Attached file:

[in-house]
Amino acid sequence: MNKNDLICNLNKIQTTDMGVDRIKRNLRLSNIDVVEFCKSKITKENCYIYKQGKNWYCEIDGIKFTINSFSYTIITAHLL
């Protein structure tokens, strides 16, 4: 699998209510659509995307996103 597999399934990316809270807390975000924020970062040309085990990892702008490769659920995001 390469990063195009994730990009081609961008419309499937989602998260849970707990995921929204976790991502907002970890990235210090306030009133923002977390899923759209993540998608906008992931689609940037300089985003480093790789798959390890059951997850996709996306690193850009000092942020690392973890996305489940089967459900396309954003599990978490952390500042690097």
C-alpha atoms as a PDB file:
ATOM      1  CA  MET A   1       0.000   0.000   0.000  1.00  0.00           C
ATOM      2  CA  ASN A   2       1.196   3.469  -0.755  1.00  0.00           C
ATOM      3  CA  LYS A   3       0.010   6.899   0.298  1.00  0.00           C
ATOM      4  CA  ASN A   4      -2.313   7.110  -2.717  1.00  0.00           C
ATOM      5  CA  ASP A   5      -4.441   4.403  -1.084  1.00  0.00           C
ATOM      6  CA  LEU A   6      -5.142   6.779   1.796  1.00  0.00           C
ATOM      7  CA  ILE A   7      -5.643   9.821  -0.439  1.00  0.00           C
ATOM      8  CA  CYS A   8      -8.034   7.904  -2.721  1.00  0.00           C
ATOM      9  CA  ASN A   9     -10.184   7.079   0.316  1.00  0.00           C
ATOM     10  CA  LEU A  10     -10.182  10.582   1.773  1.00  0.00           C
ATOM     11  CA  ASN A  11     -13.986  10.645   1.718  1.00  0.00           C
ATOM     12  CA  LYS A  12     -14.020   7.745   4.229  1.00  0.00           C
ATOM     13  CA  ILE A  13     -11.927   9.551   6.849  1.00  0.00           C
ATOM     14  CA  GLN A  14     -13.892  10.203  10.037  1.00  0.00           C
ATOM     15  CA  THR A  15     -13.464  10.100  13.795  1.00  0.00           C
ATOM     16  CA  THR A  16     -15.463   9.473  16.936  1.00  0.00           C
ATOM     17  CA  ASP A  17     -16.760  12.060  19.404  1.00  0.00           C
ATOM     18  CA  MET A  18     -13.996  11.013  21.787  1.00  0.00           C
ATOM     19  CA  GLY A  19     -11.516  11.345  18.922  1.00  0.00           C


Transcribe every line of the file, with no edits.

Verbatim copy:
[in-house]
Amino acid sequence: MNKNDLICNLNKIQTTDMGVDRIKRNLRLSNIDVVEFCKSKITKENCYIYKQGKNWYCEIDGIKFTINSFSYTIITAHLL
């Protein structure tokens, strides 16, 4: 699998209510659509995307996103 597999399934990316809270807390975000924020970062040309085990990892702008490769659920995001 390469990063195009994730990009081609961008419309499937989602998260849970707990995921929204976790991502907002970890990235210090306030009133923002977390899923759209993540998608906008992931689609940037300089985003480093790789798959390890059951997850996709996306690193850009000092942020690392973890996305489940089967459900396309954003599990978490952390500042690097």
C-alpha atoms as a PDB file:
ATOM      1  CA  MET A   1       0.000   0.000   0.000  1.00  0.00           C
ATOM      2  CA  ASN A   2       1.196   3.469  -0.755  1.00  0.00           C
ATOM      3  CA  LYS A   3       0.010   6.899   0.298  1.00  0.00           C
ATOM      4  CA  ASN A   4      -2.313   7.110  -2.717  1.00  0.00           C
ATOM      5  CA  ASP A   5      -4.441   4.403  -1.084  1.00  0.00           C
ATOM      6  CA  LEU A   6      -5.142   6.779   1.796  1.00  0.00           C
ATOM      7  CA  ILE A   7      -5.643   9.821  -0.439  1.00  0.00           C
ATOM      8  CA  CYS A   8      -8.034   7.904  -2.721  1.00  0.00           C
ATOM      9  CA  ASN A   9     -10.184   7.079   0.316  1.00  0.00           C
ATOM     10  CA  LEU A  10     -10.182  10.582   1.773  1.00  0.00           C
ATOM     11  CA  ASN A  11     -13.986  10.645   1.718  1.00  0.00           C
ATOM     12  CA  LYS A  12     -14.020   7.745   4.229  1.00  0.00           C
ATOM     13  CA  ILE A  13     -11.927   9.551   6.849  1.00  0.00           C
ATOM     14  CA  GLN A  14     -13.892  10.203  10.037  1.00  0.00           C
ATOM     15  CA  THR A  15     -13.464  10.100  13.795  1.00  0.00           C
ATOM     16  CA  THR A  16     -15.463   9.473  16.936  1.00  0.00           C
ATOM     17  CA  ASP A  17     -16.760  12.060  19.404  1.00  0.00           C
ATOM     18  CA  MET A  18     -13.996  11.013  21.787  1.00  0.00           C
ATOM     19  CA  GLY A  19     -11.516  11.345  18.922  1.00  0.00           C